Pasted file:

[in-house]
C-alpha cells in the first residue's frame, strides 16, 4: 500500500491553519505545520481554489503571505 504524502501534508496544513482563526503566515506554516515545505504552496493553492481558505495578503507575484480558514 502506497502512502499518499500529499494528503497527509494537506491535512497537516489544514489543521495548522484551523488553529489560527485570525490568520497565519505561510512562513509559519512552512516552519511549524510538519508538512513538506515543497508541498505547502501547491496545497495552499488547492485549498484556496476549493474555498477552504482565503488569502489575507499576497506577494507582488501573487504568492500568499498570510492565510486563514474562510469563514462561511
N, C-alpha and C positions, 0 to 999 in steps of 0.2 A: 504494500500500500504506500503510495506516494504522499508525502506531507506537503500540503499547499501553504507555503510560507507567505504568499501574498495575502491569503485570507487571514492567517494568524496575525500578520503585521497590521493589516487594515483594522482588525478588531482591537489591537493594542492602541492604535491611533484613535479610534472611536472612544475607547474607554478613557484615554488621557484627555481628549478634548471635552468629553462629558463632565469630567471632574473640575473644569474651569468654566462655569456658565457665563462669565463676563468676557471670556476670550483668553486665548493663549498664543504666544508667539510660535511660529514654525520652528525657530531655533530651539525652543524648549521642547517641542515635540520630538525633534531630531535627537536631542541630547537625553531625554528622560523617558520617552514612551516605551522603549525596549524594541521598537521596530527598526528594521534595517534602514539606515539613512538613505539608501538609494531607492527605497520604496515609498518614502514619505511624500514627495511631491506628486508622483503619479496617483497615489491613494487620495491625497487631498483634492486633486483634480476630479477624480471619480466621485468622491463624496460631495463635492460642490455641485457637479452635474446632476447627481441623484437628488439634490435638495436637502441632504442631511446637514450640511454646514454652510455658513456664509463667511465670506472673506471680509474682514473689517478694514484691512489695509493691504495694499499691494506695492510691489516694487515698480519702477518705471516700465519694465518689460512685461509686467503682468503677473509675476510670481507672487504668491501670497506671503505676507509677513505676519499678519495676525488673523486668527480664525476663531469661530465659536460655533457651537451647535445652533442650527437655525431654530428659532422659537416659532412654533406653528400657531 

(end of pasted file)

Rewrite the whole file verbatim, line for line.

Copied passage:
[in-house]
C-alpha cells in the first residue's frame, strides 16, 4: 500500500491553519505545520481554489503571505 504524502501534508496544513482563526503566515506554516515545505504552496493553492481558505495578503507575484480558514 502506497502512502499518499500529499494528503497527509494537506491535512497537516489544514489543521495548522484551523488553529489560527485570525490568520497565519505561510512562513509559519512552512516552519511549524510538519508538512513538506515543497508541498505547502501547491496545497495552499488547492485549498484556496476549493474555498477552504482565503488569502489575507499576497506577494507582488501573487504568492500568499498570510492565510486563514474562510469563514462561511
N, C-alpha and C positions, 0 to 999 in steps of 0.2 A: 504494500500500500504506500503510495506516494504522499508525502506531507506537503500540503499547499501553504507555503510560507507567505504568499501574498495575502491569503485570507487571514492567517494568524496575525500578520503585521497590521493589516487594515483594522482588525478588531482591537489591537493594542492602541492604535491611533484613535479610534472611536472612544475607547474607554478613557484615554488621557484627555481628549478634548471635552468629553462629558463632565469630567471632574473640575473644569474651569468654566462655569456658565457665563462669565463676563468676557471670556476670550483668553486665548493663549498664543504666544508667539510660535511660529514654525520652528525657530531655533530651539525652543524648549521642547517641542515635540520630538525633534531630531535627537536631542541630547537625553531625554528622560523617558520617552514612551516605551522603549525596549524594541521598537521596530527598526528594521534595517534602514539606515539613512538613505539608501538609494531607492527605497520604496515609498518614502514619505511624500514627495511631491506628486508622483503619479496617483497615489491613494487620495491625497487631498483634492486633486483634480476630479477624480471619480466621485468622491463624496460631495463635492460642490455641485457637479452635474446632476447627481441623484437628488439634490435638495436637502441632504442631511446637514450640511454646514454652510455658513456664509463667511465670506472673506471680509474682514473689517478694514484691512489695509493691504495694499499691494506695492510691489516694487515698480519702477518705471516700465519694465518689460512685461509686467503682468503677473509675476510670481507672487504668491501670497506671503505676507509677513505676519499678519495676525488673523486668527480664525476663531469661530465659536460655533457651537451647535445652533442650527437655525431654530428659532422659537416659532412654533406653528400657531 